So we now are learning to say, "If it is God's will..."  Because that is why we are here for whatever amount of time that is!

A section of our drive to Karanda Mission Hospital.  Zimbabwe is a beautiful country.

Some of our critter friends around (or in) our home:

Guinea Fowl right outside our door         
                             Wall Spider hanging out on our wall

The largest snail we have ever seen.  We named him Sully.


A high bridge we cross getting to the hospital, and our car.  Water has gone over this bridge a number of times during the rainy season.  

March 2, 2012

All in a Day

Here is a snipet of what a day is like at Karanda:

Woke up to the roosters crowing at 5:00 AM.  This is farmland and most everyone starts their day at 5!

Water has been on for only a few hours in the morning these past weeks, so I hurry to fill up all our buckets in each room and the kitchen.  I make sure to flush the toilets several times.

Zesa (electricity) is off, so wait for the hospital generator to kick on sometime between 8 to 9 so we can have some coffee and plug in all the torches (flashlights) we used last night.  They charge in only a few hours. 

It begins to rain in torrents, so I hurry with buckets outside to collect water as we quickly go through all our "water buckets" even with being extra careful.  Several pots go on the stove to boil the rainwater that I will then put into our water filter.  It has to boil at least 10 minutes to kill bacteria before filtering. 

We thank God for the rain, but sure enough, there goes the zesa for who knows how many hours or days.  Our record so far is 10 days with no power (outside of the generator).  Someone figured out that in 20 days of February, we only had 96 hours of electricity!

Go to feed a fellow missionary's cat (Mittens).  The missionary is on home assignment so we are taking care of the cat until her return this month.  Find a fruit bat in the sink and it is still alive with a broken leg!  Decide to wait for Christopher to help me get it out.  Not feeling that adventurous and brave just yet!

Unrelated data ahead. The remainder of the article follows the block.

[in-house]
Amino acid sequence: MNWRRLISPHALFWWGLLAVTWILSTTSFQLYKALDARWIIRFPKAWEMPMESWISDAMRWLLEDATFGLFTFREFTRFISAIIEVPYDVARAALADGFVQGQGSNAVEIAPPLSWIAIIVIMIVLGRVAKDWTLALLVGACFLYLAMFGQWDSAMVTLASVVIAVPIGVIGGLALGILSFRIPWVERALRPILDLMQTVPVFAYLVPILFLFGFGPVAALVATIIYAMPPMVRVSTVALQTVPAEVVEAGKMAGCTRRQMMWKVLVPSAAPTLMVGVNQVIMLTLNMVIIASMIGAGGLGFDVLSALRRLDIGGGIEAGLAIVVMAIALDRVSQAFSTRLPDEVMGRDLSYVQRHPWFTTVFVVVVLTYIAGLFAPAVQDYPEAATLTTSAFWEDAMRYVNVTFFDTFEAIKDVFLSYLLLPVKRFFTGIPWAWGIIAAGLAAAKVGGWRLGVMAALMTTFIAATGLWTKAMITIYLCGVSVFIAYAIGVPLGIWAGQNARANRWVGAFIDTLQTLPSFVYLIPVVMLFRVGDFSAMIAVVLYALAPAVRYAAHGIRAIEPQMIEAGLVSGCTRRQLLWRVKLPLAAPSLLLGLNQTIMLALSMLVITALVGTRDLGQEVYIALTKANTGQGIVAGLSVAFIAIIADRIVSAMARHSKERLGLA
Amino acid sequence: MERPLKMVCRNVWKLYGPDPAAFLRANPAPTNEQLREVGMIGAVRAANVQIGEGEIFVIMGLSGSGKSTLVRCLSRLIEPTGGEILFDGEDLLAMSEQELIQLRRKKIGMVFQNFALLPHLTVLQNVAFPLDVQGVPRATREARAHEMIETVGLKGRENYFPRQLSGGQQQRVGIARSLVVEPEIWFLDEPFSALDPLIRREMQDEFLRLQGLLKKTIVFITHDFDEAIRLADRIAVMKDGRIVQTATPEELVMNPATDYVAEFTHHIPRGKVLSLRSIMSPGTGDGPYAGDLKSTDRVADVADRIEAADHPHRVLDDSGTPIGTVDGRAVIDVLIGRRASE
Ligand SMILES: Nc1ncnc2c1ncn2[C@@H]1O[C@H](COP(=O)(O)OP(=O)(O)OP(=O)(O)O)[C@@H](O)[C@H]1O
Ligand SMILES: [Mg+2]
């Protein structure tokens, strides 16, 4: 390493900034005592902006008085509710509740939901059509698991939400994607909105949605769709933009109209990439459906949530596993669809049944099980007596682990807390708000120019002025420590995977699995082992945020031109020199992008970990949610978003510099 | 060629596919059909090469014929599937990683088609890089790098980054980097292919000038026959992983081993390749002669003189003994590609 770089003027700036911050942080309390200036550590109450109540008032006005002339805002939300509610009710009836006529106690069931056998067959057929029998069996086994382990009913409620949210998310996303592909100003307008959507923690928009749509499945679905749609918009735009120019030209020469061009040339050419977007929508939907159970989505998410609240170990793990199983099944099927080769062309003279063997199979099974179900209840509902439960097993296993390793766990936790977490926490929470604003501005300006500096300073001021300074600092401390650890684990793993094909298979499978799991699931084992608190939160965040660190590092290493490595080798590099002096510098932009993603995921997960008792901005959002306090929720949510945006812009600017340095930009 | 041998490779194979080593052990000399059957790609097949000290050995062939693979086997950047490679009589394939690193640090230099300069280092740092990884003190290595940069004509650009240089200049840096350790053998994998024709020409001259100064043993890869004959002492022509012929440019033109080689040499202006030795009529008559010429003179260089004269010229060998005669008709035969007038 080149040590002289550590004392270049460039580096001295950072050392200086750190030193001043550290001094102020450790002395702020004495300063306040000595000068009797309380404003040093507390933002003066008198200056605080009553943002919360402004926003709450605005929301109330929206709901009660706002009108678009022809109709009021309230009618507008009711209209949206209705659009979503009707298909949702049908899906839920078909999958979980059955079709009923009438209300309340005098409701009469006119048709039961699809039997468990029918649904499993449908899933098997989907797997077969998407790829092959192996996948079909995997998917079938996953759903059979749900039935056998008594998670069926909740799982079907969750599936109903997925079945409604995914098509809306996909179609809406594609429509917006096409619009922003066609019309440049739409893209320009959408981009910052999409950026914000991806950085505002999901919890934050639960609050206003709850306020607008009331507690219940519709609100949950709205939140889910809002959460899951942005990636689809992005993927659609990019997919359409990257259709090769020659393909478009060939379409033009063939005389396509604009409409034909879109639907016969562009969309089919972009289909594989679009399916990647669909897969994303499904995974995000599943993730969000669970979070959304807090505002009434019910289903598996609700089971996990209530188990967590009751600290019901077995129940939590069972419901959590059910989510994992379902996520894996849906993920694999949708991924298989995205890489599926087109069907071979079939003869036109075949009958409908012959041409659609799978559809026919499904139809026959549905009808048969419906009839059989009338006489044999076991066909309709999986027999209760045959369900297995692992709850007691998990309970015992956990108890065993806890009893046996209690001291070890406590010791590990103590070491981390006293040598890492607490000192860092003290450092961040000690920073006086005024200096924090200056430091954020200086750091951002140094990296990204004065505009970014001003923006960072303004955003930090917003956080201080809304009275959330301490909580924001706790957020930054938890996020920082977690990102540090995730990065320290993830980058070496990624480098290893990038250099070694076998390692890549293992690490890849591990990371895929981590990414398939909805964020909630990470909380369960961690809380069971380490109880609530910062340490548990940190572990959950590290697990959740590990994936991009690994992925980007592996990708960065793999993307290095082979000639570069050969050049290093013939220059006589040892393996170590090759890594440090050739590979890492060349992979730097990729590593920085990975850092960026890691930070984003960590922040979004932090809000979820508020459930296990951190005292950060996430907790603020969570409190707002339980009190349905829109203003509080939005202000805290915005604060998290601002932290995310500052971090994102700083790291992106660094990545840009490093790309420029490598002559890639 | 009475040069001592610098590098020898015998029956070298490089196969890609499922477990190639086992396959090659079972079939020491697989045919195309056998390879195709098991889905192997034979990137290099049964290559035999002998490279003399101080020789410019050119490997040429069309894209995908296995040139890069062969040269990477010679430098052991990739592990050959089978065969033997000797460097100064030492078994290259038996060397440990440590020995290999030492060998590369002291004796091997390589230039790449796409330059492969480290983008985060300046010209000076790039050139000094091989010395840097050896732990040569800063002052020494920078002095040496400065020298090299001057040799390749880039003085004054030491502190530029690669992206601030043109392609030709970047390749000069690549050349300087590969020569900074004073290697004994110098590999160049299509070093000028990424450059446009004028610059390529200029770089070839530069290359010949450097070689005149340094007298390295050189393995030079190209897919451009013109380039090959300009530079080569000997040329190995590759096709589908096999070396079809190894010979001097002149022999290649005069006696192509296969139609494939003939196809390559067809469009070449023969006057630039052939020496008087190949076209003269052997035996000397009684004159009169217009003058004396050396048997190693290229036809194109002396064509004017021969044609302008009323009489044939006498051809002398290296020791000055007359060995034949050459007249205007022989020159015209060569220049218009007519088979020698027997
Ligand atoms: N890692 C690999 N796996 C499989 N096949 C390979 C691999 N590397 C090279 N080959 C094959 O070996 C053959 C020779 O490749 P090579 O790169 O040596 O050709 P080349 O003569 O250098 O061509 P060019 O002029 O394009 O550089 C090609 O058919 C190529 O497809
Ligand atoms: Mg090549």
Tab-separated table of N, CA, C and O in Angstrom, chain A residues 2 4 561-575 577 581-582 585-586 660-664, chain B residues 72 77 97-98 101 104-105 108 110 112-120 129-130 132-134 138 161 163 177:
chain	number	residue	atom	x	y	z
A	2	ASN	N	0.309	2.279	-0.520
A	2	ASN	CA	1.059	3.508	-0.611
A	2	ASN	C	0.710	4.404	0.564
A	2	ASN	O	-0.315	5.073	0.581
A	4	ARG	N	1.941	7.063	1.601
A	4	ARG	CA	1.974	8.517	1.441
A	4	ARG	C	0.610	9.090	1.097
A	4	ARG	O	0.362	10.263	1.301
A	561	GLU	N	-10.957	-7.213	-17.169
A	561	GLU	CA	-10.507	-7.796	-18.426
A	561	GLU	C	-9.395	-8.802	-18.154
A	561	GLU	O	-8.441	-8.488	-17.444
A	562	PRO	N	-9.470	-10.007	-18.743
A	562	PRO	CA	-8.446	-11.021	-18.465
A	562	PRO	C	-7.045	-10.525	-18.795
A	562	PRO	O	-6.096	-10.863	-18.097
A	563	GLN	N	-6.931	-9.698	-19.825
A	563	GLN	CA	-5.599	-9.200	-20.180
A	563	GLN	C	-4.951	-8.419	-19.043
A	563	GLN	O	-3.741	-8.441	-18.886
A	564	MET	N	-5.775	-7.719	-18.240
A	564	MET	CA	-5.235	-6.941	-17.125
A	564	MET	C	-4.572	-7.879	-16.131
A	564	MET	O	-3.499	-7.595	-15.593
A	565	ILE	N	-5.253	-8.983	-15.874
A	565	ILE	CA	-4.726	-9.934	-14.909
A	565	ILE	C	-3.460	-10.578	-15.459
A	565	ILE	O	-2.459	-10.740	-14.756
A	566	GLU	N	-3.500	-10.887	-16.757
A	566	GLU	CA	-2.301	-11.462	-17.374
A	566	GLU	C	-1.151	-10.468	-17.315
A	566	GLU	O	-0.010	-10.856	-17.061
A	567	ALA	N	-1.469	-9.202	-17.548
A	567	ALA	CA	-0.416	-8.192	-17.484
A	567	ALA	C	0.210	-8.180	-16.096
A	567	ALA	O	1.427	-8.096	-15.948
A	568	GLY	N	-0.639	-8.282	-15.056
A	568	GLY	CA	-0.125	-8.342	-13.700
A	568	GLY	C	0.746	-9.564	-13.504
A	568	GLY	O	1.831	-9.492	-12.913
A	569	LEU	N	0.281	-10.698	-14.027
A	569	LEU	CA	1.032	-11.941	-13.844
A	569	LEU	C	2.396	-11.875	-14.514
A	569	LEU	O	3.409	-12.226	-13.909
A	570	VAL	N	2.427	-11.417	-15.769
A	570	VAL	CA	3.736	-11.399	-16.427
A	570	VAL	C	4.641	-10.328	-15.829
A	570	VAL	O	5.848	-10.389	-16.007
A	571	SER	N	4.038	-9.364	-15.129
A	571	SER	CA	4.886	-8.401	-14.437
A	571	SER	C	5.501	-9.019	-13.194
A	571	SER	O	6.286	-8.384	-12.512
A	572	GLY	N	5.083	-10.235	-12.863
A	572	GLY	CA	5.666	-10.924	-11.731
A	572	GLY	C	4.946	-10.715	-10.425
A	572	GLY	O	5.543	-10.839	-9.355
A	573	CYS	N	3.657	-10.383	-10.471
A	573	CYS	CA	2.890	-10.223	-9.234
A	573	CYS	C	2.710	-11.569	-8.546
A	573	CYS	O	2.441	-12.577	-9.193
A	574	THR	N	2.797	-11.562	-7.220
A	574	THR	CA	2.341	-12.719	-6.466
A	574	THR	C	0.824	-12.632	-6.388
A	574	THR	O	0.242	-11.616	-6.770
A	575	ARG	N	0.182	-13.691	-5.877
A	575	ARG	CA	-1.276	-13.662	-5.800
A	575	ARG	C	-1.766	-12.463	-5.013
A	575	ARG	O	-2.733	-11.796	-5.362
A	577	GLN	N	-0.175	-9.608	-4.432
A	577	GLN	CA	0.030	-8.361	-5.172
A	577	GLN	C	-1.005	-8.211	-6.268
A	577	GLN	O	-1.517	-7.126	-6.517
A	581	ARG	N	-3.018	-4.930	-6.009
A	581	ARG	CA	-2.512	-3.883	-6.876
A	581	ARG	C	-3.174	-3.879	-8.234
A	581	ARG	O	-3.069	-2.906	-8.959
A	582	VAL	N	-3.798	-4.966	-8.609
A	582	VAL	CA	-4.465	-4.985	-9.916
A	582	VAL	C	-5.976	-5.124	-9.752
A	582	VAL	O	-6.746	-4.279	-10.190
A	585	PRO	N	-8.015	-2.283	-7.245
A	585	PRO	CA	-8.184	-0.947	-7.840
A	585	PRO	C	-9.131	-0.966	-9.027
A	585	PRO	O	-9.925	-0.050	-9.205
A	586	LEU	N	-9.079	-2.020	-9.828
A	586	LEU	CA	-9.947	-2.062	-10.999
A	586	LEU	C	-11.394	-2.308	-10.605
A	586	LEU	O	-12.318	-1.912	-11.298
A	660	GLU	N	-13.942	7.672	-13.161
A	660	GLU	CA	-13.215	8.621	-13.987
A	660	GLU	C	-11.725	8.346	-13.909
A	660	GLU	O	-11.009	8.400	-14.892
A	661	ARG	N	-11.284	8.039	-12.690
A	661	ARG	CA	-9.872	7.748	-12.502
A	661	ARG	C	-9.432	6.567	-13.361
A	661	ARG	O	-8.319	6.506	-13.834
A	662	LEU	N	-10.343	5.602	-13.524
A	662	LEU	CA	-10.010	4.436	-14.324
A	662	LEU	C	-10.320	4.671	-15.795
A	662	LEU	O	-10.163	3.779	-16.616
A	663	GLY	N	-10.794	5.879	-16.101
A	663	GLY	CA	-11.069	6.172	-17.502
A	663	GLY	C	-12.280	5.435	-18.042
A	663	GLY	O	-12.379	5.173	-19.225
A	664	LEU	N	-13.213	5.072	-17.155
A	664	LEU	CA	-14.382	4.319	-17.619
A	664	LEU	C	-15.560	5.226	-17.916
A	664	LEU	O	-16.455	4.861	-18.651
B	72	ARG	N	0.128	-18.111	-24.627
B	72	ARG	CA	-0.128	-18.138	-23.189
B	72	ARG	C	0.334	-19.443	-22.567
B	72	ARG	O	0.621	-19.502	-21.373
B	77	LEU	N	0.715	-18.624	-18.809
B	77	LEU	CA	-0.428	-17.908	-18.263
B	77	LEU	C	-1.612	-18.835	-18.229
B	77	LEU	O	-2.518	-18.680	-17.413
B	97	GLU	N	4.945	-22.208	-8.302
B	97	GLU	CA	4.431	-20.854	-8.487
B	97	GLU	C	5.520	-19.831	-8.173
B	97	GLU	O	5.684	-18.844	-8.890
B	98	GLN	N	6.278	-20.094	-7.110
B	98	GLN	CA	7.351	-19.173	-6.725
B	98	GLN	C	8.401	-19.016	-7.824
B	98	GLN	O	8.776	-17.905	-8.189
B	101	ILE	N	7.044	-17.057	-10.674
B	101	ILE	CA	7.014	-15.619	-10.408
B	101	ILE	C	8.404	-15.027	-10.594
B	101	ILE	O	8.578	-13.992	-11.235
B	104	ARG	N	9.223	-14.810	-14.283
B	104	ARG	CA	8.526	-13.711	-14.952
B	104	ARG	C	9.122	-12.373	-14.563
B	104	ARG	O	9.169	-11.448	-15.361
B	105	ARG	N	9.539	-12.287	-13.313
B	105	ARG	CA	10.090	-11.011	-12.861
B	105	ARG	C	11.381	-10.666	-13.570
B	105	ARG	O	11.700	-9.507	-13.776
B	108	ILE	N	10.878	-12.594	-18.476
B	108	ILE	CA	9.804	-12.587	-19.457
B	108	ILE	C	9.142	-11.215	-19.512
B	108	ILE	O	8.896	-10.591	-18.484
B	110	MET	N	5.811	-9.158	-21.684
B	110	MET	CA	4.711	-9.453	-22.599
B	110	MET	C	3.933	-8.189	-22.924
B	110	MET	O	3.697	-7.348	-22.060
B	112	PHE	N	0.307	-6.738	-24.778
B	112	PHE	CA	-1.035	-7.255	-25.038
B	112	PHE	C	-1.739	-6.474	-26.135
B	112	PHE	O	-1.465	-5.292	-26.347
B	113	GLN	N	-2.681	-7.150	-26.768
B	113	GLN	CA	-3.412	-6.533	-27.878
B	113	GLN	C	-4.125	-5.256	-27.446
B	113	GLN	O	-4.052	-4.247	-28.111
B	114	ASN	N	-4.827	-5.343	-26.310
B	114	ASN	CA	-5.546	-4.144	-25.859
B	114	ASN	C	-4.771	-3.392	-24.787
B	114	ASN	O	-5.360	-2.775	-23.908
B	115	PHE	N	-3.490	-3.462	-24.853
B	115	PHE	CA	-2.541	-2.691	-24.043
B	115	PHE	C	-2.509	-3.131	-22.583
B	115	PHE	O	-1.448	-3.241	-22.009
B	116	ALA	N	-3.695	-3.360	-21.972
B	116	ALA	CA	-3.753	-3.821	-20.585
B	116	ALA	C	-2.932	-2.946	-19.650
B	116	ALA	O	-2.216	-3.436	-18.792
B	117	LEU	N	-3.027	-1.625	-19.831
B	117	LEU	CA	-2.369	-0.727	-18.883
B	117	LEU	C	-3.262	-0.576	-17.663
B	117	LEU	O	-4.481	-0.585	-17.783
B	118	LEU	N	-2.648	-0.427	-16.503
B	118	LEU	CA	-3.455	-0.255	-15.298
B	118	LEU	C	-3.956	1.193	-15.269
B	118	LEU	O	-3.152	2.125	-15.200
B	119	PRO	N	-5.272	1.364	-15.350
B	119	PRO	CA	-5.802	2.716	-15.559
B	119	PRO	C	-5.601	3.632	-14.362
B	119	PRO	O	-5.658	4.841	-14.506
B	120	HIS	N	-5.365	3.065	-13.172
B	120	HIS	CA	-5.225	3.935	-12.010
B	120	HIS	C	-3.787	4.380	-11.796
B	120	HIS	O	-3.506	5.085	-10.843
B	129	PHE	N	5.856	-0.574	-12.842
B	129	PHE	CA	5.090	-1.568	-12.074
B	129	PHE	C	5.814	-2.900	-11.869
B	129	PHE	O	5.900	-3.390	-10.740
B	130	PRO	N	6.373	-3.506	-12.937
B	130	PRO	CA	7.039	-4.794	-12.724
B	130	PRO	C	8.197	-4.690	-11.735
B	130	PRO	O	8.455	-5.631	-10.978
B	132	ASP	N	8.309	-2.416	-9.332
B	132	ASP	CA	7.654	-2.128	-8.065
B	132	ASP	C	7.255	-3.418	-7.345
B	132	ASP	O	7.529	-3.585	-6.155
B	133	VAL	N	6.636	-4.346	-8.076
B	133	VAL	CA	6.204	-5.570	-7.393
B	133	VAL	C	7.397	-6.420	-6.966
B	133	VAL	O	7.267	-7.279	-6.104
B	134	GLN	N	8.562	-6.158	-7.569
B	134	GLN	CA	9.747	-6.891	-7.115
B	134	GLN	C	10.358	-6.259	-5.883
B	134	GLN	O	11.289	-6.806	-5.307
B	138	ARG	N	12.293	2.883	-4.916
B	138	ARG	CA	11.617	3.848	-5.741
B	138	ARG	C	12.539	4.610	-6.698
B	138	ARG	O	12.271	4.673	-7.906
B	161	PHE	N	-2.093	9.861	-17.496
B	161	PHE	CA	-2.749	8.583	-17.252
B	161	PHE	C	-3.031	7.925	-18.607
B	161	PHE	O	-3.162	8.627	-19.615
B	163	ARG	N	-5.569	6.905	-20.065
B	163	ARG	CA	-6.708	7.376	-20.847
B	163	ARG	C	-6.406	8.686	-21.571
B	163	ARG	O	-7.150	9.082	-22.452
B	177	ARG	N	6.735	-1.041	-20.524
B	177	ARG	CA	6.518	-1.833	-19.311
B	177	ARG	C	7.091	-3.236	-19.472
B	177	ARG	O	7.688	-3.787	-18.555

Christopher comes home from work for tea (half hour break), and he is my hero as he rescues the bat (hissing and all) with a bucket and gently releases it in a garden outside.  We admire the creativity of God in the wings and architecture of the bats body.  We even get a look at its little sharp teeth as it hisses at us shaking all over.  Poor little bat.

Visit with some of the ladies who come around selling fruits and vegetables.  I never know what they will bring and sometimes it is just one item.  But I try to buy from them as much as possible as there is a famine going on all around us in this area.  I would have never guessed with the green all around and crops growing beautifully, but last year's harvest was small and hasn't lasted through until this year's harvest. 

We hear that a World Vision truck is coming to the little town area outside the hospital to distribute sacks of corn and other items.  People wait in anticipation.  The boys and I walk to town to buy a coke from one of the hospital employees who also runs this little store.  The shelves are almost bare...but he always has cokes...and ice-cold too!  The boys and I practice our greetings with people in town.

Christopher gets off work unusually early, so we go with him to visit the Peds Ward.  The boys love this and I am once again humbled by the way they love on the kids, touching them and jabbering away with them.  They don't even seem to notice some of the abnormalities they see.  I wish my eyes could see past as they do.

Supper by candlelight and baths from a bucket.  We go out in the courtyard to look at the incredible stars in this African sky.  There is nothing like it!  We praise God for His awesomeness and thank Him for the chance to be here at this time in our lives. 

Climb in bed under our mosquito nets and pray for our families and supporters.  It's the end of another day at Karanda.